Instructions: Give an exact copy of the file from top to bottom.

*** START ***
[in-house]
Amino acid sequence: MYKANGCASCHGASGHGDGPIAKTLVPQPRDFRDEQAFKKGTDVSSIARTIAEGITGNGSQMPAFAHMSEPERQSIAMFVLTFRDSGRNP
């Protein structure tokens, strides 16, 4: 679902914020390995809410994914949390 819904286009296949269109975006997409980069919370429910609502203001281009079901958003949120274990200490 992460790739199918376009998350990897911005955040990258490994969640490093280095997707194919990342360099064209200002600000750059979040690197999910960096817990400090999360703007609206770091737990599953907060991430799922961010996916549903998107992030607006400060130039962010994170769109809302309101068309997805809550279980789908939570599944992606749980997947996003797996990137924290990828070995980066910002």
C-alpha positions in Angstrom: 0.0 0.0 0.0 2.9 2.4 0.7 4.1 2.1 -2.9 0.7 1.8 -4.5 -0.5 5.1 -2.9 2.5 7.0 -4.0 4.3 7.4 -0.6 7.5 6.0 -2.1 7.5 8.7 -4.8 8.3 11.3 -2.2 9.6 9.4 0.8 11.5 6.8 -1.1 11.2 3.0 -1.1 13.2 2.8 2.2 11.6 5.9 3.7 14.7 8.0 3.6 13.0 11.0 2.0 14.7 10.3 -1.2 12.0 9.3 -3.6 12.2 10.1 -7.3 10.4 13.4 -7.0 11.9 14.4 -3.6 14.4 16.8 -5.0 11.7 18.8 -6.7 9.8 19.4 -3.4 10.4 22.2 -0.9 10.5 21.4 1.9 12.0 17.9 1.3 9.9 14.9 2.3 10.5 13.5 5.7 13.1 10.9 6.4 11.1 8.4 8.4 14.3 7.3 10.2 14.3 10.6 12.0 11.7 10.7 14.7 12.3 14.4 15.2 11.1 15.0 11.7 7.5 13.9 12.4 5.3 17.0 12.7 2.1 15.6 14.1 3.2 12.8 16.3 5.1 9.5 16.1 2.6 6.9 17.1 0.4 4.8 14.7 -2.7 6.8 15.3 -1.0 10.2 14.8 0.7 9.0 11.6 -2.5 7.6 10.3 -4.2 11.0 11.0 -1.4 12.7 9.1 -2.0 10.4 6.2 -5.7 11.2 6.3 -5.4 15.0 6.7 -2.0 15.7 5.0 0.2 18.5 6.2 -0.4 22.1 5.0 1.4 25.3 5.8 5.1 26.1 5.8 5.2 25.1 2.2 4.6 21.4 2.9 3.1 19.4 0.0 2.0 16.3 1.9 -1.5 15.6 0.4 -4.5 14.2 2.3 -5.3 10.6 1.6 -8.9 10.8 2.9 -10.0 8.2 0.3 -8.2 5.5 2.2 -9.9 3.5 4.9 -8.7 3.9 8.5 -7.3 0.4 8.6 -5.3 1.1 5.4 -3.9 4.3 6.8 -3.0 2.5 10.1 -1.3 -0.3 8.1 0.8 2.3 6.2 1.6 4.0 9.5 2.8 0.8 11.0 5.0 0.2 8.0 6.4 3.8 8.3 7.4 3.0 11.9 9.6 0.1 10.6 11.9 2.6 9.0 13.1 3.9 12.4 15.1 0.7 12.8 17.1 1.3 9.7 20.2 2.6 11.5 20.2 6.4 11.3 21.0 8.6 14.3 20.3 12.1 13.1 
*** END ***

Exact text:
[in-house]
Amino acid sequence: MYKANGCASCHGASGHGDGPIAKTLVPQPRDFRDEQAFKKGTDVSSIARTIAEGITGNGSQMPAFAHMSEPERQSIAMFVLTFRDSGRNP
């Protein structure tokens, strides 16, 4: 679902914020390995809410994914949390 819904286009296949269109975006997409980069919370429910609502203001281009079901958003949120274990200490 992460790739199918376009998350990897911005955040990258490994969640490093280095997707194919990342360099064209200002600000750059979040690197999910960096817990400090999360703007609206770091737990599953907060991430799922961010996916549903998107992030607006400060130039962010994170769109809302309101068309997805809550279980789908939570599944992606749980997947996003797996990137924290990828070995980066910002």
C-alpha positions in Angstrom: 0.0 0.0 0.0 2.9 2.4 0.7 4.1 2.1 -2.9 0.7 1.8 -4.5 -0.5 5.1 -2.9 2.5 7.0 -4.0 4.3 7.4 -0.6 7.5 6.0 -2.1 7.5 8.7 -4.8 8.3 11.3 -2.2 9.6 9.4 0.8 11.5 6.8 -1.1 11.2 3.0 -1.1 13.2 2.8 2.2 11.6 5.9 3.7 14.7 8.0 3.6 13.0 11.0 2.0 14.7 10.3 -1.2 12.0 9.3 -3.6 12.2 10.1 -7.3 10.4 13.4 -7.0 11.9 14.4 -3.6 14.4 16.8 -5.0 11.7 18.8 -6.7 9.8 19.4 -3.4 10.4 22.2 -0.9 10.5 21.4 1.9 12.0 17.9 1.3 9.9 14.9 2.3 10.5 13.5 5.7 13.1 10.9 6.4 11.1 8.4 8.4 14.3 7.3 10.2 14.3 10.6 12.0 11.7 10.7 14.7 12.3 14.4 15.2 11.1 15.0 11.7 7.5 13.9 12.4 5.3 17.0 12.7 2.1 15.6 14.1 3.2 12.8 16.3 5.1 9.5 16.1 2.6 6.9 17.1 0.4 4.8 14.7 -2.7 6.8 15.3 -1.0 10.2 14.8 0.7 9.0 11.6 -2.5 7.6 10.3 -4.2 11.0 11.0 -1.4 12.7 9.1 -2.0 10.4 6.2 -5.7 11.2 6.3 -5.4 15.0 6.7 -2.0 15.7 5.0 0.2 18.5 6.2 -0.4 22.1 5.0 1.4 25.3 5.8 5.1 26.1 5.8 5.2 25.1 2.2 4.6 21.4 2.9 3.1 19.4 0.0 2.0 16.3 1.9 -1.5 15.6 0.4 -4.5 14.2 2.3 -5.3 10.6 1.6 -8.9 10.8 2.9 -10.0 8.2 0.3 -8.2 5.5 2.2 -9.9 3.5 4.9 -8.7 3.9 8.5 -7.3 0.4 8.6 -5.3 1.1 5.4 -3.9 4.3 6.8 -3.0 2.5 10.1 -1.3 -0.3 8.1 0.8 2.3 6.2 1.6 4.0 9.5 2.8 0.8 11.0 5.0 0.2 8.0 6.4 3.8 8.3 7.4 3.0 11.9 9.6 0.1 10.6 11.9 2.6 9.0 13.1 3.9 12.4 15.1 0.7 12.8 17.1 1.3 9.7 20.2 2.6 11.5 20.2 6.4 11.3 21.0 8.6 14.3 20.3 12.1 13.1 